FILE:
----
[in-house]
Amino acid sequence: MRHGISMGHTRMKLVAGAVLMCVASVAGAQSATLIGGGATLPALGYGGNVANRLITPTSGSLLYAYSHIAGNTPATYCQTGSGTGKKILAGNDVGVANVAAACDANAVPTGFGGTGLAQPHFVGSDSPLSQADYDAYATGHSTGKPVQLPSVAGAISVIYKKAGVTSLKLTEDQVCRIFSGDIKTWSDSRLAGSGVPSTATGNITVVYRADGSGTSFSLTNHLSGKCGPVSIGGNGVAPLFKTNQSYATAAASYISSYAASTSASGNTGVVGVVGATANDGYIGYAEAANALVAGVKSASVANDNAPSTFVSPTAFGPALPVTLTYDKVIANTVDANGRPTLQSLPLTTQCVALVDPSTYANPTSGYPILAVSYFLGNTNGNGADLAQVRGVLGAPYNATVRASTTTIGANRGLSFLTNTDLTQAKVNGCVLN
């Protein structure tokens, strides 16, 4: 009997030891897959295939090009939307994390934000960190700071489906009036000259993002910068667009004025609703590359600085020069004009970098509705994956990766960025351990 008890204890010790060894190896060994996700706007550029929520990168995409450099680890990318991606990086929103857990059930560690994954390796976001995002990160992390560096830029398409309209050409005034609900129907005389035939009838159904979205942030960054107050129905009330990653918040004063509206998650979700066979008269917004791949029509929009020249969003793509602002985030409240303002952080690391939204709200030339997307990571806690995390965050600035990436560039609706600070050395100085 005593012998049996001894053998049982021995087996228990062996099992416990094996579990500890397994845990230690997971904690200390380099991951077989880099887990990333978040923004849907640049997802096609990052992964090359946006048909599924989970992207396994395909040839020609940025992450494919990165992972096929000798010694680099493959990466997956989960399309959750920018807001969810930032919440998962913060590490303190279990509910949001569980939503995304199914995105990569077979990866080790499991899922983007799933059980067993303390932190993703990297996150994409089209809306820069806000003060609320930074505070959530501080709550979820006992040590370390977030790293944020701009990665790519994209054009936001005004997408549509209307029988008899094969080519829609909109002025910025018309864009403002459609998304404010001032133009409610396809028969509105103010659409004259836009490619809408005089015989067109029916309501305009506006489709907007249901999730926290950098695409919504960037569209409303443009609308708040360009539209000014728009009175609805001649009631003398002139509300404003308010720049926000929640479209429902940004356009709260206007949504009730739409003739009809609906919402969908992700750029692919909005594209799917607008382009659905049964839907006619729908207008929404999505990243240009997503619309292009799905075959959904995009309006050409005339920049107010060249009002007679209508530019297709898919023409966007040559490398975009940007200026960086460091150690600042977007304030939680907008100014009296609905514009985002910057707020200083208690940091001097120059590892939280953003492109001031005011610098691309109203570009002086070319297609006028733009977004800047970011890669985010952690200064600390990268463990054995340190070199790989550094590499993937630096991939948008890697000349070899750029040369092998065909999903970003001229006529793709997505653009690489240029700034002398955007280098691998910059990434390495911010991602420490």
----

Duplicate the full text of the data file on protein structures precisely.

[in-house]
Amino acid sequence: MRHGISMGHTRMKLVAGAVLMCVASVAGAQSATLIGGGATLPALGYGGNVANRLITPTSGSLLYAYSHIAGNTPATYCQTGSGTGKKILAGNDVGVANVAAACDANAVPTGFGGTGLAQPHFVGSDSPLSQADYDAYATGHSTGKPVQLPSVAGAISVIYKKAGVTSLKLTEDQVCRIFSGDIKTWSDSRLAGSGVPSTATGNITVVYRADGSGTSFSLTNHLSGKCGPVSIGGNGVAPLFKTNQSYATAAASYISSYAASTSASGNTGVVGVVGATANDGYIGYAEAANALVAGVKSASVANDNAPSTFVSPTAFGPALPVTLTYDKVIANTVDANGRPTLQSLPLTTQCVALVDPSTYANPTSGYPILAVSYFLGNTNGNGADLAQVRGVLGAPYNATVRASTTTIGANRGLSFLTNTDLTQAKVNGCVLN
């Protein structure tokens, strides 16, 4: 009997030891897959295939090009939307994390934000960190700071489906009036000259993002910068667009004025609703590359600085020069004009970098509705994956990766960025351990 008890204890010790060894190896060994996700706007550029929520990168995409450099680890990318991606990086929103857990059930560690994954390796976001995002990160992390560096830029398409309209050409005034609900129907005389035939009838159904979205942030960054107050129905009330990653918040004063509206998650979700066979008269917004791949029509929009020249969003793509602002985030409240303002952080690391939204709200030339997307990571806690995390965050600035990436560039609706600070050395100085 005593012998049996001894053998049982021995087996228990062996099992416990094996579990500890397994845990230690997971904690200390380099991951077989880099887990990333978040923004849907640049997802096609990052992964090359946006048909599924989970992207396994395909040839020609940025992450494919990165992972096929000798010694680099493959990466997956989960399309959750920018807001969810930032919440998962913060590490303190279990509910949001569980939503995304199914995105990569077979990866080790499991899922983007799933059980067993303390932190993703990297996150994409089209809306820069806000003060609320930074505070959530501080709550979820006992040590370390977030790293944020701009990665790519994209054009936001005004997408549509209307029988008899094969080519829609909109002025910025018309864009403002459609998304404010001032133009409610396809028969509105103010659409004259836009490619809408005089015989067109029916309501305009506006489709907007249901999730926290950098695409919504960037569209409303443009609308708040360009539209000014728009009175609805001649009631003398002139509300404003308010720049926000929640479209429902940004356009709260206007949504009730739409003739009809609906919402969908992700750029692919909005594209799917607008382009659905049964839907006619729908207008929404999505990243240009997503619309292009799905075959959904995009309006050409005339920049107010060249009002007679209508530019297709898919023409966007040559490398975009940007200026960086460091150690600042977007304030939680907008100014009296609905514009985002910057707020200083208690940091001097120059590892939280953003492109001031005011610098691309109203570009002086070319297609006028733009977004800047970011890669985010952690200064600390990268463990054995340190070199790989550094590499993937630096991939948008890697000349070899750029040369092998065909999903970003001229006529793709997505653009690489240029700034002398955007280098691998910059990434390495911010991602420490």